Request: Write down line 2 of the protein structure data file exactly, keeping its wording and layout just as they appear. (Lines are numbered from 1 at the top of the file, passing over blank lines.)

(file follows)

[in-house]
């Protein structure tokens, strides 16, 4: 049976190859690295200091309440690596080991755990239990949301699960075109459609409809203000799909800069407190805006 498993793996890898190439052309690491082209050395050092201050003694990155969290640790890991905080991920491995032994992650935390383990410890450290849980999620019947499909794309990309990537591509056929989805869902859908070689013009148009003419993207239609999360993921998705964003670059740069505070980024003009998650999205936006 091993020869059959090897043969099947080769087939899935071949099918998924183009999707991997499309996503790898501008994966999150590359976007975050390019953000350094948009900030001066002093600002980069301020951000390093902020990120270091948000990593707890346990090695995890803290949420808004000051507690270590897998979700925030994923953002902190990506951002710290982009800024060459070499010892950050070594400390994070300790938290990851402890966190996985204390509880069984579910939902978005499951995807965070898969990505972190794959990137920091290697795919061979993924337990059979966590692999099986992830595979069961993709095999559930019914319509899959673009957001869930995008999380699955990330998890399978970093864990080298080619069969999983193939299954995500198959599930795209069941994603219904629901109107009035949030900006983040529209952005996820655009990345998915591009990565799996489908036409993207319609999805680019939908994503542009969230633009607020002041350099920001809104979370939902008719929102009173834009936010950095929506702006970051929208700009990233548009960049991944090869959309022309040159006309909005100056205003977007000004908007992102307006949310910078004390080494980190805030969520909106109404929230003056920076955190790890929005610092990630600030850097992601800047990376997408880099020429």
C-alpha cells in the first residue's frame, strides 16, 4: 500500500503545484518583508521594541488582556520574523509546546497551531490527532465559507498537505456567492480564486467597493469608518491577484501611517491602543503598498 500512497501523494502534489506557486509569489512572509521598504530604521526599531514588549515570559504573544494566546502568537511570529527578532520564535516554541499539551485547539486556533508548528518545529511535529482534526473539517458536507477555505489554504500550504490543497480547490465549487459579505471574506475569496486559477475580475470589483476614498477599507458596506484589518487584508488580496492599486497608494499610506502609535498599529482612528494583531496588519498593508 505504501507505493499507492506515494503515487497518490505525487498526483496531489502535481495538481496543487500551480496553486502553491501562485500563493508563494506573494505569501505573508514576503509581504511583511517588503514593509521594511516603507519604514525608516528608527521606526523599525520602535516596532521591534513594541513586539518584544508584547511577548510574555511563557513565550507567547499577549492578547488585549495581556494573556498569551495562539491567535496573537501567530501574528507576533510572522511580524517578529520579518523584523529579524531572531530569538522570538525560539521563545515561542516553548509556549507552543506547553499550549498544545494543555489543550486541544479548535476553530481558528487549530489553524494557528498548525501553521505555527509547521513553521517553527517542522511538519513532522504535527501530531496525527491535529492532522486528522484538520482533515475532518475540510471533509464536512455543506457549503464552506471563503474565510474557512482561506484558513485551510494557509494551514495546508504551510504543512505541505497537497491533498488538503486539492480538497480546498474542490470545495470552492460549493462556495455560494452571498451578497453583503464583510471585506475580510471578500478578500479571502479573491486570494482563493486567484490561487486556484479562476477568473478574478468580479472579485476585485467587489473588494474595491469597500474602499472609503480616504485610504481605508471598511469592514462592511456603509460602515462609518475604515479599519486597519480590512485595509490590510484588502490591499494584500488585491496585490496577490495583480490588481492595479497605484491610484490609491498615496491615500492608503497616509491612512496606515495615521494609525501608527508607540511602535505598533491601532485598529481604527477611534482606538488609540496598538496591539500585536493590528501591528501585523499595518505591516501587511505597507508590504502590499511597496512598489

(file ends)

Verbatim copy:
């Protein structure tokens, strides 16, 4: 049976190859690295200091309440690596080991755990239990949301699960075109459609409809203000799909800069407190805006 498993793996890898190439052309690491082209050395050092201050003694990155969290640790890991905080991920491995032994992650935390383990410890450290849980999620019947499909794309990309990537591509056929989805869902859908070689013009148009003419993207239609999360993921998705964003670059740069505070980024003009998650999205936006 091993020869059959090897043969099947080769087939899935071949099918998924183009999707991997499309996503790898501008994966999150590359976007975050390019953000350094948009900030001066002093600002980069301020951000390093902020990120270091948000990593707890346990090695995890803290949420808004000051507690270590897998979700925030994923953002902190990506951002710290982009800024060459070499010892950050070594400390994070300790938290990851402890966190996985204390509880069984579910939902978005499951995807965070898969990505972190794959990137920091290697795919061979993924337990059979966590692999099986992830595979069961993709095999559930019914319509899959673009957001869930995008999380699955990330998890399978970093864990080298080619069969999983193939299954995500198959599930795209069941994603219904629901109107009035949030900006983040529209952005996820655009990345998915591009990565799996489908036409993207319609999805680019939908994503542009969230633009607020002041350099920001809104979370939902008719929102009173834009936010950095929506702006970051929208700009990233548009960049991944090869959309022309040159006309909005100056205003977007000004908007992102307006949310910078004390080494980190805030969520909106109404929230003056920076955190790890929005610092990630600030850097992601800047990376997408880099020429």